Viktor Orbán’s Fidesz party has won an overwhelming majority in Sunday’s Hungarian parliamentary elections. Maps Mania found interactive maps of the results, however monochromatic, from the newspaper Magyar Nemzet. In Hungarian, so good luck.
Election-atlas.ca is an online atlas of federal and provincial election results in Canada. At the federal level the maps go back as far as the 1925 general election; provincial election maps go back as far as the late 1960s or early 1970s. Poll-by-poll results are available for the most recent elections.
This is a huge resource, all the more impressive given the scope of the data and the fact that it seems to have been done by just one person: J. P. Kirby, a self-described “regular guy interested in politics and elections. I’m also a map geek.” (Naturally.) What I like best is that the atlas shows the historical electoral district boundaries for each election, which is fascinating on its own but must have taken some digging on Kirby’s part. (Also kind of weird to see early 20th-century results overlaid on a modern, OSM-based map with airports and freeways and so on.)
Previously: 1895 Electoral Atlas of Canada.
The New York Times’s graphics department generally does very good election maps, and their work on yesterday’s gubernatorial election in Virginia is no exception. I particularly like how the interactive map toggles from a standard choropleth map to maps that better account for population density, show the size of each candidate’s lead and the shift in vote since the 2016 presidential election.
Detailed maps of the results of last weekend’s parliamentary elections in the Czech Republic, which saw the apparent rise to power of populist billionaire Andrej Babiš, are available at iRozhlas. The page is in Czech, of course, but the detail is there for those who need it. [Maps Mania]
Cartogrammer extraordinaire Benjamin Hennig has produced cartograms of the 2017 German federal election results. A second set of cartograms looks at voter turnout and each party’s share of the vote. These cartograms distort for population to compensate for densely populated areas, so that the choropleth maps used for election results are proportionate.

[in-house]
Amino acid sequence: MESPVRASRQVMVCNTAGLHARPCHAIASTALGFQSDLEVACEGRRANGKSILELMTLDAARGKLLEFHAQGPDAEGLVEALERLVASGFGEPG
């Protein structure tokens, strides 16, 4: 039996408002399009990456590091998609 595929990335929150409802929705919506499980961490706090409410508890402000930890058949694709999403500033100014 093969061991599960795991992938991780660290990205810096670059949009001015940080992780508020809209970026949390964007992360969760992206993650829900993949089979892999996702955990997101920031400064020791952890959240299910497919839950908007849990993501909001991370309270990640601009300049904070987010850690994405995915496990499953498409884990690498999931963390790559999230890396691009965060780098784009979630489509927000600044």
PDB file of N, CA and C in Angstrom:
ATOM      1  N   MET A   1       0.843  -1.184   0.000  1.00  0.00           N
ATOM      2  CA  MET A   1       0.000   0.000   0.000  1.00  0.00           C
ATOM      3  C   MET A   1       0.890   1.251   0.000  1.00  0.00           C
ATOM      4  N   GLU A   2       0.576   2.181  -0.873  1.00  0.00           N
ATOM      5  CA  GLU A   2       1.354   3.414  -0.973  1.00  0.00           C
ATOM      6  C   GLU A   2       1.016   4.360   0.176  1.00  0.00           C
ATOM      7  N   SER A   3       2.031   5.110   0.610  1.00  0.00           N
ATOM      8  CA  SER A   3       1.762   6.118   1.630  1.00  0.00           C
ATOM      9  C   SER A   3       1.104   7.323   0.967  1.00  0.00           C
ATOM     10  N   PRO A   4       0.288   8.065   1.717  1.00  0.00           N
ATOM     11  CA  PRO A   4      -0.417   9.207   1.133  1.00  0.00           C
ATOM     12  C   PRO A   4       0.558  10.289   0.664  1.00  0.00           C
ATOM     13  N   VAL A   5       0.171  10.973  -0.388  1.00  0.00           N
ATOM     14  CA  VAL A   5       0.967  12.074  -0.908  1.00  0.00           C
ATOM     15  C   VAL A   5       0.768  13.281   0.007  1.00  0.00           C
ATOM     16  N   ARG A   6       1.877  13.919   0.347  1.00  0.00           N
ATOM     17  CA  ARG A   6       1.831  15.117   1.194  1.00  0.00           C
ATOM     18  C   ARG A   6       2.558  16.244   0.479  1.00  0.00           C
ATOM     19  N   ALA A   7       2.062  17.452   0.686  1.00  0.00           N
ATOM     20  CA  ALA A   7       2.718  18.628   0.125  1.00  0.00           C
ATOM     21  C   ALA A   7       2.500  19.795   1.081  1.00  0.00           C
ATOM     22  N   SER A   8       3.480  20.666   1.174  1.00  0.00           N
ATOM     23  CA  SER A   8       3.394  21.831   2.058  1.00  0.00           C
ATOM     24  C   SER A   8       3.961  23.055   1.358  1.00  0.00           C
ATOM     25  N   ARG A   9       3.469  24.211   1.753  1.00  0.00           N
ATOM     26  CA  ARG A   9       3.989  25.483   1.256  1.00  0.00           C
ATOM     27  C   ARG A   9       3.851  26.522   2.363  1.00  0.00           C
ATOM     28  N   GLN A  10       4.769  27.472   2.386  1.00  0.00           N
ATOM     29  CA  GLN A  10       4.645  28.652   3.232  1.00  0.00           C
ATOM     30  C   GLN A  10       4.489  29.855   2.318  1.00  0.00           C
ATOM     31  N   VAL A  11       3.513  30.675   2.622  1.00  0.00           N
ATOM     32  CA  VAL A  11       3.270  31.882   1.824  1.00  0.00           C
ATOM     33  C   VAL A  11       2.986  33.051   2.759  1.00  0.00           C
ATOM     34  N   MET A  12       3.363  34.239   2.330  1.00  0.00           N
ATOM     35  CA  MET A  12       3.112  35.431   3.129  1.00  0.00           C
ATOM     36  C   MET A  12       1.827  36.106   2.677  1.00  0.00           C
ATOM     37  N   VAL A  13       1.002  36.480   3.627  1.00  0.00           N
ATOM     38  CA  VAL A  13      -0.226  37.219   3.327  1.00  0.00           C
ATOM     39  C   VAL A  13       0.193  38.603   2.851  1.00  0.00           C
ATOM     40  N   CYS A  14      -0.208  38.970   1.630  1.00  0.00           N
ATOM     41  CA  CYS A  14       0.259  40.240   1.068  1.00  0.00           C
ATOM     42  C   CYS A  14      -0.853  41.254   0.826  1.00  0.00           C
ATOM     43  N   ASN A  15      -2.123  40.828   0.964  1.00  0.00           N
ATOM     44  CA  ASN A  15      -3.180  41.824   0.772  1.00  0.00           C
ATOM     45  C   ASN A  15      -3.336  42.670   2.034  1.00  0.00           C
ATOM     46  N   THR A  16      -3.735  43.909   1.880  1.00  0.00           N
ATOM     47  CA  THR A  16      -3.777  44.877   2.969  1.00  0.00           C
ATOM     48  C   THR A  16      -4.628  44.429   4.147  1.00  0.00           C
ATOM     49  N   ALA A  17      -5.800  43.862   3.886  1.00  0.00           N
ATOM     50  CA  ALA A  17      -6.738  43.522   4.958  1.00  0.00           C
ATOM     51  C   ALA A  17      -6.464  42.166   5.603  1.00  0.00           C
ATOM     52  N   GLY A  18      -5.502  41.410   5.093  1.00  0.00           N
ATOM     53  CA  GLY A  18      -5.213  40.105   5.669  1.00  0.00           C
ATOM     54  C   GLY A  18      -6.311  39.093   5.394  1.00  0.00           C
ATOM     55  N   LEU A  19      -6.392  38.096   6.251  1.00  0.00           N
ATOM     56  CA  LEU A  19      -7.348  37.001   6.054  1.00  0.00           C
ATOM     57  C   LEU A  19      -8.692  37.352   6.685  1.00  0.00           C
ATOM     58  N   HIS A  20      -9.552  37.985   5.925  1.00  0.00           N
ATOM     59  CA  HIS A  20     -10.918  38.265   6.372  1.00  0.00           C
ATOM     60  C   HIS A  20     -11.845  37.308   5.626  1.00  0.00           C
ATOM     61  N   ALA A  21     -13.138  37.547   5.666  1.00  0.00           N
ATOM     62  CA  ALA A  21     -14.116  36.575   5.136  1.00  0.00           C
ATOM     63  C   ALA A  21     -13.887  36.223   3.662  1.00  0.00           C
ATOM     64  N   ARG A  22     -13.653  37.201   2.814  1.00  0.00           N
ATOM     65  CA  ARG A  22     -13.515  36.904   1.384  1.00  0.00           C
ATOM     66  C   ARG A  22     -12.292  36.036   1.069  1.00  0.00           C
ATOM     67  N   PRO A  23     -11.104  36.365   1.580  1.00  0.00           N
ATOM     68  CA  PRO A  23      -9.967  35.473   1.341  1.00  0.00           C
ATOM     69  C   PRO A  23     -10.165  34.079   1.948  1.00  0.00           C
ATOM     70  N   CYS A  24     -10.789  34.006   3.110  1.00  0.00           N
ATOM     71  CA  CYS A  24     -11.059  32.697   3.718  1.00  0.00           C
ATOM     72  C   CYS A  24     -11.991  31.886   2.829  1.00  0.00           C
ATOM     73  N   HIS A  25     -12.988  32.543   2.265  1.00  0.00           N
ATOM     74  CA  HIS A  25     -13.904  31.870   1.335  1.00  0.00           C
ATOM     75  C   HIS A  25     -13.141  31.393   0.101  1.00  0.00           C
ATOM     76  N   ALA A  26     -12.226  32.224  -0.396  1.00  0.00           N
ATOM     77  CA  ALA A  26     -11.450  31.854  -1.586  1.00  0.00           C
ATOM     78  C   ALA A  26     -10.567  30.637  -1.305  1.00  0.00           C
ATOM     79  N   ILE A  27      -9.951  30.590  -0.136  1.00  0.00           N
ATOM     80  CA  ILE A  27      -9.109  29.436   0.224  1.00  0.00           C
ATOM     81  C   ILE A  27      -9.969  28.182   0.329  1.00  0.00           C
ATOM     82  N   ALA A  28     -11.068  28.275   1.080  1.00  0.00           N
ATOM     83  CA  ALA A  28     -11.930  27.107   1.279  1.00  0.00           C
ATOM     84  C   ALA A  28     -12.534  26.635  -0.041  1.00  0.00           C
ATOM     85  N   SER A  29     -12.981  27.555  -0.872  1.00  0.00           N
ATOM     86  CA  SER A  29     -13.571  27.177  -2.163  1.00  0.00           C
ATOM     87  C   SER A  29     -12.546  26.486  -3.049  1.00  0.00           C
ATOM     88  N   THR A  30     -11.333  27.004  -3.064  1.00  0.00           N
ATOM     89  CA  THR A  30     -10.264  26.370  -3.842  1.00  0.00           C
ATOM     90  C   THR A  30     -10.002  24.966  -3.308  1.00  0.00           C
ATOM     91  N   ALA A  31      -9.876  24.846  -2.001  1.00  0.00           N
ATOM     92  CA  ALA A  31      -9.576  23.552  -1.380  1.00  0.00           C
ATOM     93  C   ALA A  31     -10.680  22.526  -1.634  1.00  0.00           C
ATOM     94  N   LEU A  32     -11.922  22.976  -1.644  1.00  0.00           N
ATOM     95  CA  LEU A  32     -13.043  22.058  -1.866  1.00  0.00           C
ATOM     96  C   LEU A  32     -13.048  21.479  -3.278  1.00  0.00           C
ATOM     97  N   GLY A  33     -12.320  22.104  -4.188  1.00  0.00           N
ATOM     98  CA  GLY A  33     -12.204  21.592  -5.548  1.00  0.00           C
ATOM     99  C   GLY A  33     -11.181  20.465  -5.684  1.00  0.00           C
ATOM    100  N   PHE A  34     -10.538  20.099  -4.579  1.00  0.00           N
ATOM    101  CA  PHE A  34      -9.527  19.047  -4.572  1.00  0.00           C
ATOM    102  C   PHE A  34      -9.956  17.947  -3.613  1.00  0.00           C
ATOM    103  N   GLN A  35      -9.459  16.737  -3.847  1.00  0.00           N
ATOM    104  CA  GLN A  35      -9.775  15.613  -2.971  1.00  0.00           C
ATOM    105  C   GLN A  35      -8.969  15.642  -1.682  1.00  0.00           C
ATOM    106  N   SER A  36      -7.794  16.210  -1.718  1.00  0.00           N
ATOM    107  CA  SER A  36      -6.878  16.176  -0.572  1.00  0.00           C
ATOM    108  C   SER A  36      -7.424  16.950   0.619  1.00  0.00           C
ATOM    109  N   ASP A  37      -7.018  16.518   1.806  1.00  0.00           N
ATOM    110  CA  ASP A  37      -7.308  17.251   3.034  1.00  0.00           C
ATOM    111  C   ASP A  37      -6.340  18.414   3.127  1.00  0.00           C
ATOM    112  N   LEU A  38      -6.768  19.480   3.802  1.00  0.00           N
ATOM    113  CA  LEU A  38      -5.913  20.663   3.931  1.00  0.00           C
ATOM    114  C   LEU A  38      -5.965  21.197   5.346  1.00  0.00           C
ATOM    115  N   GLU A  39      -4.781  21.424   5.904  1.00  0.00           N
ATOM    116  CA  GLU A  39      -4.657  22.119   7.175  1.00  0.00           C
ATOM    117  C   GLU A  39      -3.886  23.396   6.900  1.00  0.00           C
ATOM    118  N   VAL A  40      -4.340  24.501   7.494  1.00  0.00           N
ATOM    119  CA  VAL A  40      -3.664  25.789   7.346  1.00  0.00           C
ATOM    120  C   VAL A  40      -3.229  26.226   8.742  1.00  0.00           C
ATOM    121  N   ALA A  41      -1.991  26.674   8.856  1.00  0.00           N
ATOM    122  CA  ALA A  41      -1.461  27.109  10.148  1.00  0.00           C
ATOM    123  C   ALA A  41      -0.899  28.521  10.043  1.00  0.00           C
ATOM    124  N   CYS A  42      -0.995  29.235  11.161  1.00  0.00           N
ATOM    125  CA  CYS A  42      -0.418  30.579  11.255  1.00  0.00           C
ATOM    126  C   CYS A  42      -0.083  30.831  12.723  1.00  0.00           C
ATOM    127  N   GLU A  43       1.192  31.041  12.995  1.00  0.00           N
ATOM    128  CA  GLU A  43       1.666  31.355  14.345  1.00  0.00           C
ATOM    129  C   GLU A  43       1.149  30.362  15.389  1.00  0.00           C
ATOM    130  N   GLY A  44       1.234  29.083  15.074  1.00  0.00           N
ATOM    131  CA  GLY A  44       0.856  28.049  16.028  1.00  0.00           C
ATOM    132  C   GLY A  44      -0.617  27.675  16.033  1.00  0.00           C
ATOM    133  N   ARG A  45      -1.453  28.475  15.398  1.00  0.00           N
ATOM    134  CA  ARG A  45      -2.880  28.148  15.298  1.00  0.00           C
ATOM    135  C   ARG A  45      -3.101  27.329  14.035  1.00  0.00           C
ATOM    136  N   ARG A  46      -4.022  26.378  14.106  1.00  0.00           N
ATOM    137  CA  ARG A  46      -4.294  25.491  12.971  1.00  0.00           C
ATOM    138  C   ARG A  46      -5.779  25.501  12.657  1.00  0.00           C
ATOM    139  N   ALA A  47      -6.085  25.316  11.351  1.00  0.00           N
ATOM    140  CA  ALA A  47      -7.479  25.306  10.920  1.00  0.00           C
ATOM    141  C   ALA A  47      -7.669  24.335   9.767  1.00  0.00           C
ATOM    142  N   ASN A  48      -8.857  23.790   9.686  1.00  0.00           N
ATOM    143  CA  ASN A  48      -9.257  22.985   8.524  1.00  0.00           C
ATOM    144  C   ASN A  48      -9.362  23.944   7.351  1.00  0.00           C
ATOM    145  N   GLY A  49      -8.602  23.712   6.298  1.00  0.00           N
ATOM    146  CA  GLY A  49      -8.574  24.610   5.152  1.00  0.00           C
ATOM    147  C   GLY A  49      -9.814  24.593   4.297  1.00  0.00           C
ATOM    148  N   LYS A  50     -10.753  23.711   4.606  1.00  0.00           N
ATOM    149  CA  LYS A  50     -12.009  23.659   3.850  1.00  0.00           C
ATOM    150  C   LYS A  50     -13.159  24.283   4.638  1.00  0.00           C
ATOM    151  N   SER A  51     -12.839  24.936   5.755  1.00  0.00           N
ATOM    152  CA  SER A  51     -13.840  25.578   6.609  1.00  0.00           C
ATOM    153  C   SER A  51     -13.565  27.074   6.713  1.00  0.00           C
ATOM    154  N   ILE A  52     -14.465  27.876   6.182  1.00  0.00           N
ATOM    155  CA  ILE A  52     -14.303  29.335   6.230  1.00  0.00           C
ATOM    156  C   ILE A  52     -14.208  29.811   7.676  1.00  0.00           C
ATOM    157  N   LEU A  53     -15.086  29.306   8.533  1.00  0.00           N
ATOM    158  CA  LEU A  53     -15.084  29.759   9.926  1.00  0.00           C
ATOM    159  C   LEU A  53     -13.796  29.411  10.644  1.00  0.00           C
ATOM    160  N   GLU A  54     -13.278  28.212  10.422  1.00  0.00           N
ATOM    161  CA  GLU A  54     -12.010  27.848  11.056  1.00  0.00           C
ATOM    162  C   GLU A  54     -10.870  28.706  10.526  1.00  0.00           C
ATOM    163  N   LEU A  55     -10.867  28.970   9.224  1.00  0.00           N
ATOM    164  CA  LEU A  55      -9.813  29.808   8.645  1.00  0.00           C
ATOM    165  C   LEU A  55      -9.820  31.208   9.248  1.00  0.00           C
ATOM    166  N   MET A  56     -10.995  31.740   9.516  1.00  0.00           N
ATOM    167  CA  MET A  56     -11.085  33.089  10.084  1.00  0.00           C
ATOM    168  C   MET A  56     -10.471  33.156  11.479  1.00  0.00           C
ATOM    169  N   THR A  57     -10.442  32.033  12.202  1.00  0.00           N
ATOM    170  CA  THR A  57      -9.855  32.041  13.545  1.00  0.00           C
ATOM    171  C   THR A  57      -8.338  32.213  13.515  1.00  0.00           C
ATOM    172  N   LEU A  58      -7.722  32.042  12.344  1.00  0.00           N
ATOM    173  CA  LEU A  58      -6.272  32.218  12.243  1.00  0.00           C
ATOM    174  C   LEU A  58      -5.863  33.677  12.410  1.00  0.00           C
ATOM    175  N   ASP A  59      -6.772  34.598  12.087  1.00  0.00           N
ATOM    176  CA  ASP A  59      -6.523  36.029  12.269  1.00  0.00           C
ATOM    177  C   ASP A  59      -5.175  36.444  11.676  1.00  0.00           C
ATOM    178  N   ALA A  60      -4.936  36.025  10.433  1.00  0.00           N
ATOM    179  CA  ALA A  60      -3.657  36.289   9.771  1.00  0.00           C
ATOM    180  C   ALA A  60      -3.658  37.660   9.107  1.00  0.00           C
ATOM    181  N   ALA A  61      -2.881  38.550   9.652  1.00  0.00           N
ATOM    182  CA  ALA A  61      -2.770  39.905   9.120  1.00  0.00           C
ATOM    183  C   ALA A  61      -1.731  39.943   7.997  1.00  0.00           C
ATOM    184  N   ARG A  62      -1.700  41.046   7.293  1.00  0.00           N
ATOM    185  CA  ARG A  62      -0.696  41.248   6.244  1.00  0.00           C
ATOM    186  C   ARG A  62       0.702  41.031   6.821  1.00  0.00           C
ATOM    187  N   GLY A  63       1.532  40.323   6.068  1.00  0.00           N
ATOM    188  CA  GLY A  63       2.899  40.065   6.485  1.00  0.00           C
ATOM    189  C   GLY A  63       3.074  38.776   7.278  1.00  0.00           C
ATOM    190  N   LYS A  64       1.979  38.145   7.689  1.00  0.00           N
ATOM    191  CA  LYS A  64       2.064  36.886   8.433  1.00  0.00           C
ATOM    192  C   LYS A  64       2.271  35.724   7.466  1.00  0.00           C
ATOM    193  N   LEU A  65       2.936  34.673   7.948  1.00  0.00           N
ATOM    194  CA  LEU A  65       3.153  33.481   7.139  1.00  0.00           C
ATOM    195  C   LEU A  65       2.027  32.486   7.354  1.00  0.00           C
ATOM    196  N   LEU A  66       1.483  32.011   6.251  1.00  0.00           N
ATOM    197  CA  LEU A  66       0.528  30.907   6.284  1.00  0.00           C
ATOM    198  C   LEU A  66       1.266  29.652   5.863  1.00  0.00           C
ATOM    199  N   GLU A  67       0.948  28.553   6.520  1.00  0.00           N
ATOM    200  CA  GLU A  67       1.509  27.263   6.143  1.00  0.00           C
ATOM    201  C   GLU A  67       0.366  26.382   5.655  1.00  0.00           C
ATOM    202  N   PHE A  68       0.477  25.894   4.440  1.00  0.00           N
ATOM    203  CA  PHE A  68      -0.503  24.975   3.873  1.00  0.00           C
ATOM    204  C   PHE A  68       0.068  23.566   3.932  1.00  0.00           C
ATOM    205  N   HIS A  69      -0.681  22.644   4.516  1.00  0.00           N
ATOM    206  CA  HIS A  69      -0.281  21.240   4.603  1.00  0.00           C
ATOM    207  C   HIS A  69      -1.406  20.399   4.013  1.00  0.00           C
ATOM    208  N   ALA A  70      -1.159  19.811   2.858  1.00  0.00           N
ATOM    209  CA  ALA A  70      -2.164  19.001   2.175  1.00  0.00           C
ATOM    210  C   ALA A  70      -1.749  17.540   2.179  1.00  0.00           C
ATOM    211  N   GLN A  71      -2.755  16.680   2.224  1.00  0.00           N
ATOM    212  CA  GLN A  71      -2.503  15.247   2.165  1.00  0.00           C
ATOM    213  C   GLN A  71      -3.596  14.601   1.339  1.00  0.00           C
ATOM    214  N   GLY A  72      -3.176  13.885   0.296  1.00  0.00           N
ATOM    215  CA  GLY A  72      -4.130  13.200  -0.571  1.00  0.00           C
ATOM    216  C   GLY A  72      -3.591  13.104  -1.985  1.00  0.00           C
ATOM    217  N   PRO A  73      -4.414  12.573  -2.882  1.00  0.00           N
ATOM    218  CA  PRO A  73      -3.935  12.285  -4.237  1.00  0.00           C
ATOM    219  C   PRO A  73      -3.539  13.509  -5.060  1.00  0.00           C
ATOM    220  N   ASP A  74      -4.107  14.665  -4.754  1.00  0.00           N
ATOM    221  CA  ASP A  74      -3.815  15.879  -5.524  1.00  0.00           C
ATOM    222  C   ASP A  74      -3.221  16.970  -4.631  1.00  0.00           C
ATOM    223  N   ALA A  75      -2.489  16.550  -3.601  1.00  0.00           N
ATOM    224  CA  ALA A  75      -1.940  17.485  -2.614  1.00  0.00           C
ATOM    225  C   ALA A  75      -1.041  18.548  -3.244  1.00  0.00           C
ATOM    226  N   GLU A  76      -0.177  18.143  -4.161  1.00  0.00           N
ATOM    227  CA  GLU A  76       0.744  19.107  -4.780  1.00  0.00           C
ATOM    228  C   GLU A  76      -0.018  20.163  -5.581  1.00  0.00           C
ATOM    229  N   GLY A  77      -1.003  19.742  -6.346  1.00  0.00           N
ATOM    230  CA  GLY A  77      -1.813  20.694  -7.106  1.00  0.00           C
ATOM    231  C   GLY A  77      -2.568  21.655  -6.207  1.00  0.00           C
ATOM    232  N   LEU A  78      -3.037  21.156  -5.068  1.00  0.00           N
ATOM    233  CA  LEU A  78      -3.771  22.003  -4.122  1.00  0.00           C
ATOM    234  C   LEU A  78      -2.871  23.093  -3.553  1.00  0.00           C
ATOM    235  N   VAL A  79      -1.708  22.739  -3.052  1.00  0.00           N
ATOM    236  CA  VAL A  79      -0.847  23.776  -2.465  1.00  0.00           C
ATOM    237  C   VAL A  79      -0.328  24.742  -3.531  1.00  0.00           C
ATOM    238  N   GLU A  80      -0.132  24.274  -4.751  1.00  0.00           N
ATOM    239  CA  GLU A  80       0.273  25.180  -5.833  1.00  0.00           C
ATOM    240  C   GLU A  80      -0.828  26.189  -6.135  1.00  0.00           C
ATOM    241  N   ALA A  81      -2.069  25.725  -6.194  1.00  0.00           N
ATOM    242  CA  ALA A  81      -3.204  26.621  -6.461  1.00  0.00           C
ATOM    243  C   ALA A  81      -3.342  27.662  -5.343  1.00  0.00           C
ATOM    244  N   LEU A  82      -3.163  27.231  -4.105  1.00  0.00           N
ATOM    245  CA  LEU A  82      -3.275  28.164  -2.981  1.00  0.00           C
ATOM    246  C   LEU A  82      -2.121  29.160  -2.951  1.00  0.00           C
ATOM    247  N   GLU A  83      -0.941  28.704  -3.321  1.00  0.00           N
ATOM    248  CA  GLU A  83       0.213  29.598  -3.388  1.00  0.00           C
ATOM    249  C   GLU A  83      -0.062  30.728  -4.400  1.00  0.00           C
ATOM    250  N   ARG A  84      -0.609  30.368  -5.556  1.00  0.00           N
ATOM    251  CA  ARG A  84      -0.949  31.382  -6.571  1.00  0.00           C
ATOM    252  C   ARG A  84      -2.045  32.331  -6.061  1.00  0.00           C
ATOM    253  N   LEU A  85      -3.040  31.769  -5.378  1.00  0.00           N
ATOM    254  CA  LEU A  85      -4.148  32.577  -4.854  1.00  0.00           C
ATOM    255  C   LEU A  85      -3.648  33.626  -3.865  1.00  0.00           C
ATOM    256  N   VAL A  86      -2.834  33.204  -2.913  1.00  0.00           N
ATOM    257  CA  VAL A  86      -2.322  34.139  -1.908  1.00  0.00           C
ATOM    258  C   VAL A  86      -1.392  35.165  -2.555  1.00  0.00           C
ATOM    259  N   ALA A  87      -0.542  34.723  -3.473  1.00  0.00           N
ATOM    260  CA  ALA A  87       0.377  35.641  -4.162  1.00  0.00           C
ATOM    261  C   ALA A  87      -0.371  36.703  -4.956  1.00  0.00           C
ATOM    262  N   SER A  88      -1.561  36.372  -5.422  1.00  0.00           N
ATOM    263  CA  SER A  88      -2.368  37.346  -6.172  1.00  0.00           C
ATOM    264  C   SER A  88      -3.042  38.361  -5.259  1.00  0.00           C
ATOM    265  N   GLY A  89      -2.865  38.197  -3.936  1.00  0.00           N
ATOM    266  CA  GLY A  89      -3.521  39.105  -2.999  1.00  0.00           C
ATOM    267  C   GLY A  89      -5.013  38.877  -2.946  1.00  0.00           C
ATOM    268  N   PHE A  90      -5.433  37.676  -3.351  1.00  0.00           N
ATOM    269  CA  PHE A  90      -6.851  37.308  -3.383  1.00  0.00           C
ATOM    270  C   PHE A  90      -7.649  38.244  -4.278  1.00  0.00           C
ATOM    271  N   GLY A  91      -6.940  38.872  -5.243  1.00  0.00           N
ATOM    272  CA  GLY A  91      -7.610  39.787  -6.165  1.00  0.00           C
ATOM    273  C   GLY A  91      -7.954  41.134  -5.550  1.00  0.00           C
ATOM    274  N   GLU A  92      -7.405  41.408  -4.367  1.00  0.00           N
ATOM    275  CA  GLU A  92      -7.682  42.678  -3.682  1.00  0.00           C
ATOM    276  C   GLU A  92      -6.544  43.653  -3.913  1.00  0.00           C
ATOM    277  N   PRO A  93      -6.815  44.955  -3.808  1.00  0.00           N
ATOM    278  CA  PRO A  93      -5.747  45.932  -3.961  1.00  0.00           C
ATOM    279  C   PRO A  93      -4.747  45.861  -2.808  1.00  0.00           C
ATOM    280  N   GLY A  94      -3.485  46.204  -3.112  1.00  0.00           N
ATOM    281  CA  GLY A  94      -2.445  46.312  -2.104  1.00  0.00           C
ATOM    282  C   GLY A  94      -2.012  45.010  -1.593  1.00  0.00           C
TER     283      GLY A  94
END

A quick tour around European news sources this morning turned up few, or small, maps of the results of yesterday’s federal election in Germany. (At least so far: it’s only been a day, and I wasn’t very thorough.) I’ve mostly seen graphs and other infographics being used to show the results: see ZDF’s gallery. But yesterday Maps Mania found the Berliner Morgenpost’s live map of the results, which presumably was being updated in real time yesterday. German elections are a little complicated, so the map has a number of tabs showing various aspects of the results: first (constituency) and second (party) votes, who came second or third, where various parties got the bulk of their support and so forth.
Maps need data. Election maps need election results. Data journalist Simon Rogers looks at the challenges of laying hands on open, publicly available county-level election results for use in election maps.